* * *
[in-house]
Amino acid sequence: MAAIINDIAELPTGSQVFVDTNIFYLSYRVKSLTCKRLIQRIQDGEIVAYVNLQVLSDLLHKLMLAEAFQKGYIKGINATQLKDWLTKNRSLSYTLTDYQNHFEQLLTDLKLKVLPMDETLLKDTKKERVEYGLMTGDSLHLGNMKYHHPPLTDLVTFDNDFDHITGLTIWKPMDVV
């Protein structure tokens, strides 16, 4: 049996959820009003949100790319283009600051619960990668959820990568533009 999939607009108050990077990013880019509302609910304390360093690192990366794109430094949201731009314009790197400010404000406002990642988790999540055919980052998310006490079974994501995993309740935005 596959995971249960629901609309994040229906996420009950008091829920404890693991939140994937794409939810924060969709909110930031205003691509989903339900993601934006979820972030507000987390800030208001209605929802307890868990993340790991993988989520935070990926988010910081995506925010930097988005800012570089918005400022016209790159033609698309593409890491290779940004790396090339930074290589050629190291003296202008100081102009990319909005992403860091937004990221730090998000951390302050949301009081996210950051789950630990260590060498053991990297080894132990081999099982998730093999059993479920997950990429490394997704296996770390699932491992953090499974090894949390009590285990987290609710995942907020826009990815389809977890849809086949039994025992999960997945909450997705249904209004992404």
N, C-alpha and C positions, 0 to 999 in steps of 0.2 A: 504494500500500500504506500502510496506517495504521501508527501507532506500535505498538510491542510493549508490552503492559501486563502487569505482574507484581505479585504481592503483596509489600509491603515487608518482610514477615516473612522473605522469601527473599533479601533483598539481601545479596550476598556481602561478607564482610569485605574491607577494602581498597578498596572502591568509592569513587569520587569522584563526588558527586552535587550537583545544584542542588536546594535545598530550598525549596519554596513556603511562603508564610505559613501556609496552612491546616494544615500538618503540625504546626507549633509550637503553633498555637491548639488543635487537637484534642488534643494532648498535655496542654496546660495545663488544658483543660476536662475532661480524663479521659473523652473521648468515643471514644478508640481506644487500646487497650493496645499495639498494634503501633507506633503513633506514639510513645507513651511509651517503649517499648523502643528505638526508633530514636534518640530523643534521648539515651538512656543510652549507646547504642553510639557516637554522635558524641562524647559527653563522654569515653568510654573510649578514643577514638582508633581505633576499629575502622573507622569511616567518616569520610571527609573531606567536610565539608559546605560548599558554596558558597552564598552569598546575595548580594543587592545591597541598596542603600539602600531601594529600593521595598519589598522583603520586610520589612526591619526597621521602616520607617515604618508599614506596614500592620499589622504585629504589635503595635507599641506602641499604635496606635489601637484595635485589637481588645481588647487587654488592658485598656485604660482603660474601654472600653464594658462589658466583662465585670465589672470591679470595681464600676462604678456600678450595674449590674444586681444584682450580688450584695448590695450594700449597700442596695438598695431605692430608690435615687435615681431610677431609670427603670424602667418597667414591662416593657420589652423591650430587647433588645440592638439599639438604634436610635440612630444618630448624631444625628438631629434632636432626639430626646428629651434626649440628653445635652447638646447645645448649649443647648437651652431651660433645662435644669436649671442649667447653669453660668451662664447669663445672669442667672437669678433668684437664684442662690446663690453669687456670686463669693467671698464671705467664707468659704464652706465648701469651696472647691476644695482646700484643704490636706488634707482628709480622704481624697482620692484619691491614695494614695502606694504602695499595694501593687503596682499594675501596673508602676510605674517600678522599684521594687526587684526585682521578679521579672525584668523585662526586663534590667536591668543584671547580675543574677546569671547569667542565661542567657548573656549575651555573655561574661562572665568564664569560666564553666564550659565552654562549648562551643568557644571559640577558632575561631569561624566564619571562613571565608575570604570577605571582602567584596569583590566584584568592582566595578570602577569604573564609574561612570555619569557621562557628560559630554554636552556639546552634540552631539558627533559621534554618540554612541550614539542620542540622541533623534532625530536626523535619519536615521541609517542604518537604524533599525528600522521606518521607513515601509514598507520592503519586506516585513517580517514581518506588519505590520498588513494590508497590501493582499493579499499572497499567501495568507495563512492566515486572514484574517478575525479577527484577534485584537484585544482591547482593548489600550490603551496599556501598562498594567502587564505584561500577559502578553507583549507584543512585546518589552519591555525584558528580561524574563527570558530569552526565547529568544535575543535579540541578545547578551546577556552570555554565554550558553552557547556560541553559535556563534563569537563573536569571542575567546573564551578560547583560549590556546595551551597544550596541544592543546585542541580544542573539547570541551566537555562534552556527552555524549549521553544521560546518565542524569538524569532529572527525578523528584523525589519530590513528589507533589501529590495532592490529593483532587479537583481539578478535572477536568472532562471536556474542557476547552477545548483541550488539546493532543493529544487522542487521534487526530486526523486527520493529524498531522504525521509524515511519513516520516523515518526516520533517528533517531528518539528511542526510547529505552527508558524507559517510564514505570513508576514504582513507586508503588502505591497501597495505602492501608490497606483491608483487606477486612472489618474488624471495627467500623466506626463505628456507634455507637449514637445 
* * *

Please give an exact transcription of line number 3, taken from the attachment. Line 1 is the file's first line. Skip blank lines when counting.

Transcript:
């Protein structure tokens, strides 16, 4: 049996959820009003949100790319283009600051619960990668959820990568533009 999939607009108050990077990013880019509302609910304390360093690192990366794109430094949201731009314009790197400010404000406002990642988790999540055919980052998310006490079974994501995993309740935005 596959995971249960629901609309994040229906996420009950008091829920404890693991939140994937794409939810924060969709909110930031205003691509989903339900993601934006979820972030507000987390800030208001209605929802307890868990993340790991993988989520935070990926988010910081995506925010930097988005800012570089918005400022016209790159033609698309593409890491290779940004790396090339930074290589050629190291003296202008100081102009990319909005992403860091937004990221730090998000951390302050949301009081996210950051789950630990260590060498053991990297080894132990081999099982998730093999059993479920997950990429490394997704296996770390699932491992953090499974090894949390009590285990987290609710995942907020826009990815389809977890849809086949039994025992999960997945909450997705249904209004992404």